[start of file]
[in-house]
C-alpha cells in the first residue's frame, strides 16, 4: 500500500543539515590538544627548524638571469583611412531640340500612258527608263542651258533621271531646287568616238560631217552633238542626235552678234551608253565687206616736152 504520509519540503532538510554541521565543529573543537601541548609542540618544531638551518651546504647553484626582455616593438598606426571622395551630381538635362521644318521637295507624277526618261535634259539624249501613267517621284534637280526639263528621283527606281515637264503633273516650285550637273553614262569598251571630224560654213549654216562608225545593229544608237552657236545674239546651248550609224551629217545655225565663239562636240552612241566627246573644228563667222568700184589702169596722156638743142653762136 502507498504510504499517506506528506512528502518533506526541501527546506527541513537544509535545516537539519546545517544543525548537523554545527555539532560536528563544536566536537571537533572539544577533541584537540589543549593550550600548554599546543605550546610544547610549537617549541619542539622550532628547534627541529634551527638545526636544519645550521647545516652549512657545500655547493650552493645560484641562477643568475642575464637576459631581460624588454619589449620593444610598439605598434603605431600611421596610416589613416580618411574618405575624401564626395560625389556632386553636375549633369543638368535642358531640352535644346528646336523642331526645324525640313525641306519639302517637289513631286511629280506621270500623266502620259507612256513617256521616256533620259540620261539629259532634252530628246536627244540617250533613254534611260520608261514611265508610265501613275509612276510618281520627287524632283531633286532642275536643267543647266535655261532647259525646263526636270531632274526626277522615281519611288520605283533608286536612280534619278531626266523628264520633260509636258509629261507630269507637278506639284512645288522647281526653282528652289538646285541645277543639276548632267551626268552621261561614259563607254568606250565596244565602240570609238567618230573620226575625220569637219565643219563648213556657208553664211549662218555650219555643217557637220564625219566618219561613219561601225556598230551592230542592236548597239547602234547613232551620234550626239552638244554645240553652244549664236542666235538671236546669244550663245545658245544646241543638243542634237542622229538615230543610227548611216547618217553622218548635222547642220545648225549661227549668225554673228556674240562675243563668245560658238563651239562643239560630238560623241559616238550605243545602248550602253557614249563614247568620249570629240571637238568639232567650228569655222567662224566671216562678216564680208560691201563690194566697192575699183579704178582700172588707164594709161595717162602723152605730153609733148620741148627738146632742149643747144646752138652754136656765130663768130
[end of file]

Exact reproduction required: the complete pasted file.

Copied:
[in-house]
C-alpha cells in the first residue's frame, strides 16, 4: 500500500543539515590538544627548524638571469583611412531640340500612258527608263542651258533621271531646287568616238560631217552633238542626235552678234551608253565687206616736152 504520509519540503532538510554541521565543529573543537601541548609542540618544531638551518651546504647553484626582455616593438598606426571622395551630381538635362521644318521637295507624277526618261535634259539624249501613267517621284534637280526639263528621283527606281515637264503633273516650285550637273553614262569598251571630224560654213549654216562608225545593229544608237552657236545674239546651248550609224551629217545655225565663239562636240552612241566627246573644228563667222568700184589702169596722156638743142653762136 502507498504510504499517506506528506512528502518533506526541501527546506527541513537544509535545516537539519546545517544543525548537523554545527555539532560536528563544536566536537571537533572539544577533541584537540589543549593550550600548554599546543605550546610544547610549537617549541619542539622550532628547534627541529634551527638545526636544519645550521647545516652549512657545500655547493650552493645560484641562477643568475642575464637576459631581460624588454619589449620593444610598439605598434603605431600611421596610416589613416580618411574618405575624401564626395560625389556632386553636375549633369543638368535642358531640352535644346528646336523642331526645324525640313525641306519639302517637289513631286511629280506621270500623266502620259507612256513617256521616256533620259540620261539629259532634252530628246536627244540617250533613254534611260520608261514611265508610265501613275509612276510618281520627287524632283531633286532642275536643267543647266535655261532647259525646263526636270531632274526626277522615281519611288520605283533608286536612280534619278531626266523628264520633260509636258509629261507630269507637278506639284512645288522647281526653282528652289538646285541645277543639276548632267551626268552621261561614259563607254568606250565596244565602240570609238567618230573620226575625220569637219565643219563648213556657208553664211549662218555650219555643217557637220564625219566618219561613219561601225556598230551592230542592236548597239547602234547613232551620234550626239552638244554645240553652244549664236542666235538671236546669244550663245545658245544646241543638243542634237542622229538615230543610227548611216547618217553622218548635222547642220545648225549661227549668225554673228556674240562675243563668245560658238563651239562643239560630238560623241559616238550605243545602248550602253557614249563614247568620249570629240571637238568639232567650228569655222567662224566671216562678216564680208560691201563690194566697192575699183579704178582700172588707164594709161595717162602723152605730153609733148620741148627738146632742149643747144646752138652754136656765130663768130